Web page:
“In the stable, putting on the saddle.”

In the open horse-box stood Frou-Frou,
saddled ready.  They were just going to lead
her out.

“I’m not too late?”

“All right!  All right!”
said the Englishman; “don’t upset yourself!”

Vronsky once more took in in one glance
the exquisite lines of his favorite mare; who was
quivering all over, and with an effort he tore himself
from the sight of her, and went out of the stable. 
He went towards the pavilions at the most favorable
moment for escaping attention.  The mile-and-a-half
race was just finishing, and all eyes were fixed on
the horse-guard in front and the light hussar behind,
urging their horses on with a last effort close to
the winning post.  From the center and outside
of the ring all were crowding to the winning post,
and a group of soldiers and officers of the horse-guards
were shouting loudly their delight at the expected
triumph of their officer and comrade.  Vronsky
moved into the middle of the crowd unnoticed, almost
at the very moment when the bell rang at the finish
of the race, and the tall, mudspattered horse-guard
who came in first, bending over the saddle, let go
the reins of his panting gray horse that looked dark
with sweat.

The horse, stiffening out its legs,
with an effort stopped its rapid course, and the officer
of the horse-guards looked round him like a man waking
up from a heavy sleep, and just managed to smile. 
A crowd of friends and outsiders pressed round him.

Vronsky intentionally avoided that
select crowd of the upper world, which was moving
and talking with discreet freedom before the pavilions. 
He knew that Madame Karenina was there, and Betsy,
and his brother’s wife, and he purposely did
not go near them for fear of something distracting
his attention.  But he was continually met and
stopped by acquaintances, who told him about the previous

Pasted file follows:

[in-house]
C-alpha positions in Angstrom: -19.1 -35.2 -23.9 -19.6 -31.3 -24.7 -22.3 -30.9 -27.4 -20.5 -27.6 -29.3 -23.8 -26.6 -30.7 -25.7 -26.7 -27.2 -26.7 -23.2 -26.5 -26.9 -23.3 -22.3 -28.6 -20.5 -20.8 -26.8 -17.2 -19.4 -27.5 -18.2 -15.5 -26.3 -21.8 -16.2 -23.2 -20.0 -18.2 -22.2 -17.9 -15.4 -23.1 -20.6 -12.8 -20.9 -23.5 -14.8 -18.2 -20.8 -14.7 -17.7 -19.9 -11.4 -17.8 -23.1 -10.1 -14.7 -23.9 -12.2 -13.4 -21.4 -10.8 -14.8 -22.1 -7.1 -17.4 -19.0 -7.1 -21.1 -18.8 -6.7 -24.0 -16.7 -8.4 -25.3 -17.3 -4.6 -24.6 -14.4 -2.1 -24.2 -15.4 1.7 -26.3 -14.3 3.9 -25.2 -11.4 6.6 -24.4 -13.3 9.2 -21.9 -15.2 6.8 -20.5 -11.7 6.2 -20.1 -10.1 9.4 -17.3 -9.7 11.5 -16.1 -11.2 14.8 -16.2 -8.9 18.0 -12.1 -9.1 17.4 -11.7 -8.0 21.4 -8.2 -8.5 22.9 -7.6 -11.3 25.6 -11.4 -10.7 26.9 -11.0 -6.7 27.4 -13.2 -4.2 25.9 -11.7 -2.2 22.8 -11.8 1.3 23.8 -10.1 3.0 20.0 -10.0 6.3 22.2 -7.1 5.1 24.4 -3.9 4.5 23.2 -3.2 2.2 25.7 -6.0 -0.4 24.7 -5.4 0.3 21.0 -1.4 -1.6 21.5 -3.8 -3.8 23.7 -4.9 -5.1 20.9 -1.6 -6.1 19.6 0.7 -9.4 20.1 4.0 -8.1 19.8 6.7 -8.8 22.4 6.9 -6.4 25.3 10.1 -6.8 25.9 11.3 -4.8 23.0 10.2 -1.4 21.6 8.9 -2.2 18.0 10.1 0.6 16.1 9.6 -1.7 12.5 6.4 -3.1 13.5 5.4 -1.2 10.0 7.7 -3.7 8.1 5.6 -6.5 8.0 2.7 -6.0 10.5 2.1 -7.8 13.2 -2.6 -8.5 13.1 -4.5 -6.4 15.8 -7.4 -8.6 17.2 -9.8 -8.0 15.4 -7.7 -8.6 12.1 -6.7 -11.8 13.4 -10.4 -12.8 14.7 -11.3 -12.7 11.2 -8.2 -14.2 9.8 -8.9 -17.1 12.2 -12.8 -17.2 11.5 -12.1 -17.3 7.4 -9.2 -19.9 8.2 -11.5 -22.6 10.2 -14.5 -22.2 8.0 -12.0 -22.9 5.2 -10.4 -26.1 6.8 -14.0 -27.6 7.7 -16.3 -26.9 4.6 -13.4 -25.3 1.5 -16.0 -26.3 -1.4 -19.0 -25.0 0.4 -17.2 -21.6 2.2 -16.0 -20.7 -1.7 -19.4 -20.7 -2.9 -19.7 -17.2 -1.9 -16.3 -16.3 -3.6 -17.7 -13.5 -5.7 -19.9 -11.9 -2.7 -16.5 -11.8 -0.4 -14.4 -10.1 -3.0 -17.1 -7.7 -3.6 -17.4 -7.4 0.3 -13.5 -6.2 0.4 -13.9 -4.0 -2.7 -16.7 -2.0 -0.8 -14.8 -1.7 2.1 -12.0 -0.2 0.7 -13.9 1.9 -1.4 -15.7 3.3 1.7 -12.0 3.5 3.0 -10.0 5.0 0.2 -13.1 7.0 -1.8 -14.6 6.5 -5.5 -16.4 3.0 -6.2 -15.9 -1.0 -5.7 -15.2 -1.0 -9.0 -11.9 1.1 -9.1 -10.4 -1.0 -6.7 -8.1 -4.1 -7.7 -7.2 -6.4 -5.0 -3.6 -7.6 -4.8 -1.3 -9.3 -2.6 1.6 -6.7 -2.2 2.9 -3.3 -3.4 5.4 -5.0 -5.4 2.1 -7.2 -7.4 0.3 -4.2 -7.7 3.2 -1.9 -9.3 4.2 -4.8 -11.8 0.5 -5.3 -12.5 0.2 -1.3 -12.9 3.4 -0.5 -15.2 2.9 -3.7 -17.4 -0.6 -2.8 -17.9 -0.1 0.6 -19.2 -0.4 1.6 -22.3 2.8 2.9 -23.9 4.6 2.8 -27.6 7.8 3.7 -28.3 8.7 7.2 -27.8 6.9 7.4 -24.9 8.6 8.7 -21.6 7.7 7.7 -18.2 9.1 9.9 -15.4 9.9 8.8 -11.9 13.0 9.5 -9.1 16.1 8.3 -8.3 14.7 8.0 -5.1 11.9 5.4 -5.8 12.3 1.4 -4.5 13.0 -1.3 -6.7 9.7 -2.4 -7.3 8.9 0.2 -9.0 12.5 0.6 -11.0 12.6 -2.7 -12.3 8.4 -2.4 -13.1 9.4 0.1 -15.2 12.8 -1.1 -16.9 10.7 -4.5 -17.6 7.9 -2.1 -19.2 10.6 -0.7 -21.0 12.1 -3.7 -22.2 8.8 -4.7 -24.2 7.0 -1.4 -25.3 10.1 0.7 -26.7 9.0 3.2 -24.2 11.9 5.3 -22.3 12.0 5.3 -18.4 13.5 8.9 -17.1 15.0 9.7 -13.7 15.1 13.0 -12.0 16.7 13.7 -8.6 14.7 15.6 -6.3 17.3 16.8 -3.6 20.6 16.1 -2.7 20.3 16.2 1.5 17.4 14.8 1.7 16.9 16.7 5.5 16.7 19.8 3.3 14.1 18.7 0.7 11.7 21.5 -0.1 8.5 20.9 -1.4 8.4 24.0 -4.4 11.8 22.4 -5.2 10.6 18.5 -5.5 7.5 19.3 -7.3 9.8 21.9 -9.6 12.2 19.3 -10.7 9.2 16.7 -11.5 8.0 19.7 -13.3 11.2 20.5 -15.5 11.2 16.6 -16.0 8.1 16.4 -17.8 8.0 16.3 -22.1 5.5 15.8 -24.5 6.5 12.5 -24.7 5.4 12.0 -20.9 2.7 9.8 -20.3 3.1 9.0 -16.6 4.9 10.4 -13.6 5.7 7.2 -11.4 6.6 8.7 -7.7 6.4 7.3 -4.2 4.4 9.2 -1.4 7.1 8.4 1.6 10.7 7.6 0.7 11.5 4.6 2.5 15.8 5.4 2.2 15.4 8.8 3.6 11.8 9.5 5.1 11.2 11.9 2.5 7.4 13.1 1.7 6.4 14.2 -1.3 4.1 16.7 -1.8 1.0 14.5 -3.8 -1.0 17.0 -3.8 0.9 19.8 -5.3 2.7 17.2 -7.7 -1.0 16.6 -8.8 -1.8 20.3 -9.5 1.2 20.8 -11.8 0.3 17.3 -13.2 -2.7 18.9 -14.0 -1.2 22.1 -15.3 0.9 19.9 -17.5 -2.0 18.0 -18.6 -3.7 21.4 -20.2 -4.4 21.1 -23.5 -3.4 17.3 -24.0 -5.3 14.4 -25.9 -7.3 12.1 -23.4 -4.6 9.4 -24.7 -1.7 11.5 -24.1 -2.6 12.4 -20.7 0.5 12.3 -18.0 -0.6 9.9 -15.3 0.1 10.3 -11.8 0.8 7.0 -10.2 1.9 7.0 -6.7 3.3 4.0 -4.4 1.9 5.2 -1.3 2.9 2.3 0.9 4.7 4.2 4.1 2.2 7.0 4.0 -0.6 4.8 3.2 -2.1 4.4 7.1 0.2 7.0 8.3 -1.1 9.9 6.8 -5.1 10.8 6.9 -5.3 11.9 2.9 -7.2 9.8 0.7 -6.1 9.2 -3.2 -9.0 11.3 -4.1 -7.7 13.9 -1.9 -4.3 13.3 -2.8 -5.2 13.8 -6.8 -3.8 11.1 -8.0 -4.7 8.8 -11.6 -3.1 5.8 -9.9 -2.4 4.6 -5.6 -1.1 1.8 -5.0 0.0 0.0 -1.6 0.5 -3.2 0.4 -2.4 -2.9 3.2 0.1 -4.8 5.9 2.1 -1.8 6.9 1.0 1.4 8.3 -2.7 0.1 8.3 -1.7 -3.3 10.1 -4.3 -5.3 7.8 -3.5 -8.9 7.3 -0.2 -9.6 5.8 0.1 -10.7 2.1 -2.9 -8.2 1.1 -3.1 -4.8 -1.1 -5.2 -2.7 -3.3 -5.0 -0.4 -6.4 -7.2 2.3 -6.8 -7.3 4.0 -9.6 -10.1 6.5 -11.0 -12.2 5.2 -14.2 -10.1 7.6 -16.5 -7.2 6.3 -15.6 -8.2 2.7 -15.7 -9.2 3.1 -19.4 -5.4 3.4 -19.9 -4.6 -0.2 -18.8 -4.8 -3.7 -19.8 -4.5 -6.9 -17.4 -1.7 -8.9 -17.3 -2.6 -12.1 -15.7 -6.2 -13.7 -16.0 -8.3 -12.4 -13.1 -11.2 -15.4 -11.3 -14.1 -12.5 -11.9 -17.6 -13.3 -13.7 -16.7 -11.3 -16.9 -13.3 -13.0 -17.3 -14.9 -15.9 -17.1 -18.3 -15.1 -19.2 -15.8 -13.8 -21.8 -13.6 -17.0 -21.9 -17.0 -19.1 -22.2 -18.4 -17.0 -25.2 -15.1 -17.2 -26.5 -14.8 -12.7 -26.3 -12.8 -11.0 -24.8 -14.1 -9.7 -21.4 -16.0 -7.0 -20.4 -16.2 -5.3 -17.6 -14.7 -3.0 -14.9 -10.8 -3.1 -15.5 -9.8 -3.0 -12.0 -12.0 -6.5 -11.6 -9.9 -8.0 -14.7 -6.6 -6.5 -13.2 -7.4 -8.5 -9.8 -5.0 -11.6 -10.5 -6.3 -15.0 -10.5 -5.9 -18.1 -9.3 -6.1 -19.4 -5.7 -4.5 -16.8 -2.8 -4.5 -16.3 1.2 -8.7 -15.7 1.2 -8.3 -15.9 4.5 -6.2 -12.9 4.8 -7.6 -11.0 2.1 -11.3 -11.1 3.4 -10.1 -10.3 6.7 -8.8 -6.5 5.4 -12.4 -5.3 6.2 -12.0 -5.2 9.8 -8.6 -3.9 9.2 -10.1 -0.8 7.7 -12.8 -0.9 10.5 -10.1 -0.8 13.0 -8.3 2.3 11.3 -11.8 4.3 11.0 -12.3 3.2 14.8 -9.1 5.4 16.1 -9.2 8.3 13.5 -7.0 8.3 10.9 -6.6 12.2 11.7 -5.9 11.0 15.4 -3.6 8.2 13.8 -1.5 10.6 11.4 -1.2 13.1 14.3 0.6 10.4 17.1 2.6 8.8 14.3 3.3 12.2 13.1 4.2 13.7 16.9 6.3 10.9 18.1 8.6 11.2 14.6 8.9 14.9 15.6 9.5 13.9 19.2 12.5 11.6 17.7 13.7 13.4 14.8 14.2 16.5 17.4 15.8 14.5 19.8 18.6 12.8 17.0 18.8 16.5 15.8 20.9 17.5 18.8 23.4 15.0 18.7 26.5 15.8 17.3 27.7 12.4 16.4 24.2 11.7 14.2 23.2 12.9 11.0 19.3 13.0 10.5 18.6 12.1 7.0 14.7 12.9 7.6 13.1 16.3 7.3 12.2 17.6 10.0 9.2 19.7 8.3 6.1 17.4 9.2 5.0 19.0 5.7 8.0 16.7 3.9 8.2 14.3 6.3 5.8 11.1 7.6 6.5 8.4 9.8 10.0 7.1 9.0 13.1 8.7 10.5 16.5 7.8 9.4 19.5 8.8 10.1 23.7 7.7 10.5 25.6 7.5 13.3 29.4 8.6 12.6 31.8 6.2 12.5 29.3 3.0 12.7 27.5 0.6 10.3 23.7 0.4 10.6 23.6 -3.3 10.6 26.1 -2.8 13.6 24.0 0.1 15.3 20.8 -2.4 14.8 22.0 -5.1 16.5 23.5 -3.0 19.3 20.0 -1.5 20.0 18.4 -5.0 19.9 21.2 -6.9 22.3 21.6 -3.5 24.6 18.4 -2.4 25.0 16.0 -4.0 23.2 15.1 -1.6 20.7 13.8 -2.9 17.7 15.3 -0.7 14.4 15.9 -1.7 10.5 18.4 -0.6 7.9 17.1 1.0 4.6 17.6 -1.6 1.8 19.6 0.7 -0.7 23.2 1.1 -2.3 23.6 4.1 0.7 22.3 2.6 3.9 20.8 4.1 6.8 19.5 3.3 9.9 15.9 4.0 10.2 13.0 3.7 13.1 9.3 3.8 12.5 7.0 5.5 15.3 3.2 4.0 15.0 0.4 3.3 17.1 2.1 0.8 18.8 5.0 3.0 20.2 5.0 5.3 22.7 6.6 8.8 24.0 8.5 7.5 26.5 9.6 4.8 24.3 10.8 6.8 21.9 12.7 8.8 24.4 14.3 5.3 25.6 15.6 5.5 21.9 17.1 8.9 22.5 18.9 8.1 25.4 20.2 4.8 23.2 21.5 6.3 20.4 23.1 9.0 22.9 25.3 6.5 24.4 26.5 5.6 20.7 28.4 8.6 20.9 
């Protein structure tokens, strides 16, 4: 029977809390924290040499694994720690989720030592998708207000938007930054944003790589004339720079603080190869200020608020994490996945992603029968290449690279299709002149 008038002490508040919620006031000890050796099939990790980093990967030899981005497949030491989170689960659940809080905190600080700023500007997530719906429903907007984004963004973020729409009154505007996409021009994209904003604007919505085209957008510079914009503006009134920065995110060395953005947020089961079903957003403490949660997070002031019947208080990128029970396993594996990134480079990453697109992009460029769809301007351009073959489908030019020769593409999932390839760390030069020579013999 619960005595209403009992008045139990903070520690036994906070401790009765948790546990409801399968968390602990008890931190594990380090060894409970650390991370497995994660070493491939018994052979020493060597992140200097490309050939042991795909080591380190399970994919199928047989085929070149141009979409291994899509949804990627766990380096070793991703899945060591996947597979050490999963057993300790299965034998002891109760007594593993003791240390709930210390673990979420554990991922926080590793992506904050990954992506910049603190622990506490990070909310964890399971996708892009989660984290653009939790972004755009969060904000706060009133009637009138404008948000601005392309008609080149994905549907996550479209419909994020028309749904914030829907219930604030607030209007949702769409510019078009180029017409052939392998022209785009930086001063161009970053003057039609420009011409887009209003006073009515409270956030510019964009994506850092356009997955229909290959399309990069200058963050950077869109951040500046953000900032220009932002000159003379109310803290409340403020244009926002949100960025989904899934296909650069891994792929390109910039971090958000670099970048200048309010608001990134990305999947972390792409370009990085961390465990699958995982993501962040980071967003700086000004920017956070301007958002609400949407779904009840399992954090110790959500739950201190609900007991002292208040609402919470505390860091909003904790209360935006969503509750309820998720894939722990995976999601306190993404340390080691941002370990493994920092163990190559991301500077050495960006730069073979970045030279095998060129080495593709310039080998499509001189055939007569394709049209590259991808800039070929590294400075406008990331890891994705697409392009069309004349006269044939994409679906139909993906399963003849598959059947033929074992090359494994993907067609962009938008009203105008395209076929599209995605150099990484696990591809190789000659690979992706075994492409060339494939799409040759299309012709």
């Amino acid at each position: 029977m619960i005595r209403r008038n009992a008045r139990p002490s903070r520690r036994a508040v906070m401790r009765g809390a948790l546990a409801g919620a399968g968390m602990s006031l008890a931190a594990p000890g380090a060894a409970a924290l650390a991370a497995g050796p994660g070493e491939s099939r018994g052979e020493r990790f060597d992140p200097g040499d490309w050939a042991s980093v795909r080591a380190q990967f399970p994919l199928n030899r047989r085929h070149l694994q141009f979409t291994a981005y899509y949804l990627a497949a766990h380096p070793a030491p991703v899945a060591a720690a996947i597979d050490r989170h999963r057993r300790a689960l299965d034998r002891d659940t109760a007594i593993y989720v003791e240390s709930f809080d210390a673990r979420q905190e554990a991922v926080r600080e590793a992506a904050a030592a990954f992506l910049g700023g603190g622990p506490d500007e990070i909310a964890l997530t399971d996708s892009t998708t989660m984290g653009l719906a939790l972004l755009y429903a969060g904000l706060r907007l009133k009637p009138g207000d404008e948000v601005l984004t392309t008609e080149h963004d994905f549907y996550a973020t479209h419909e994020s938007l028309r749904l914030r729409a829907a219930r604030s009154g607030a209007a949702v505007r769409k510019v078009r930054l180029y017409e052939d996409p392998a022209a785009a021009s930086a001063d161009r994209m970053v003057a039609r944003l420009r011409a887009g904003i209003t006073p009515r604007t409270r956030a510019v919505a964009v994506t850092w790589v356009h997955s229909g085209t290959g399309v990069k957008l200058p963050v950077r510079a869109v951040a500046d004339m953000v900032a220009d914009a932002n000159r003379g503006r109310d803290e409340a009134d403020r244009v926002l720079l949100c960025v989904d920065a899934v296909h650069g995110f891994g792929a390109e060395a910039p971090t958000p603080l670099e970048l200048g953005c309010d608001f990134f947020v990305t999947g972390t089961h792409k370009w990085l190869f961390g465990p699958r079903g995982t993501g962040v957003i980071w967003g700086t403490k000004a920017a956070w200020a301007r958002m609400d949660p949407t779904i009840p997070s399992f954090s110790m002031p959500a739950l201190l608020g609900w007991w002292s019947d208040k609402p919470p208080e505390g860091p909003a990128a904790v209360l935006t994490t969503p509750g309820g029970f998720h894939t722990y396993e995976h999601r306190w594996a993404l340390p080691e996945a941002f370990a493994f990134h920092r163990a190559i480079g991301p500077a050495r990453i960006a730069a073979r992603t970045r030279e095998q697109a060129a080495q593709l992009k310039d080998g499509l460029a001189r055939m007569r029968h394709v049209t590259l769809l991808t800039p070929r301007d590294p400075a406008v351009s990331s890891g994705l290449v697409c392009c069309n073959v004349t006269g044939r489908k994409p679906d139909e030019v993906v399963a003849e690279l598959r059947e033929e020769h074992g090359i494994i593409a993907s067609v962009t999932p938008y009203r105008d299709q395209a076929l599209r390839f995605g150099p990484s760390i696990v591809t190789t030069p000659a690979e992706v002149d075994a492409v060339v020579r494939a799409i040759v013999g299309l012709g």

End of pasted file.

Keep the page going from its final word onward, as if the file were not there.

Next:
races, and kept asking him why he was so late.

At the time when the racers had to
go to the pavilion to receive the prizes, and all
attention was directed to that point, Vronsky’s
elder brother, Alexander, a colonel with heavy fringed
epaulets, came up to him.  He was not tall, though
as broadly built as Alexey, and handsomer and rosier
than he; he had a red nose, and an open, drunken-looking

“Did you get my note?”
he said.  “There’s never any finding

Alexander Vronsky, in spite of the
dissolute life, and in especial the drunken habits,
for which he was notorious, was quite one of the court

Now, as he talked to his brother of
a matter bound to be exceedingly disagreeable to him,
knowing that the eyes of many people might be fixed
upon him, he kept a smiling countenance, as though
he were jesting with his brother about something of
little moment.

“I got it, and I really can’t
make out what you are worrying yourself about,”
said Alexey.

“I’m worrying myself because
the remark has just been made to me that you weren’t
here, and that you were seen in Peterhof on Monday.”

“There are matters which only
concern those directly interested in them, and the
matter you are so worried about is…”

“Yes, but if so, you may as
well cut the service….”

“I beg you not to meddle, and
that’s all I have to say.”

Alexey Vronsky’s frowning face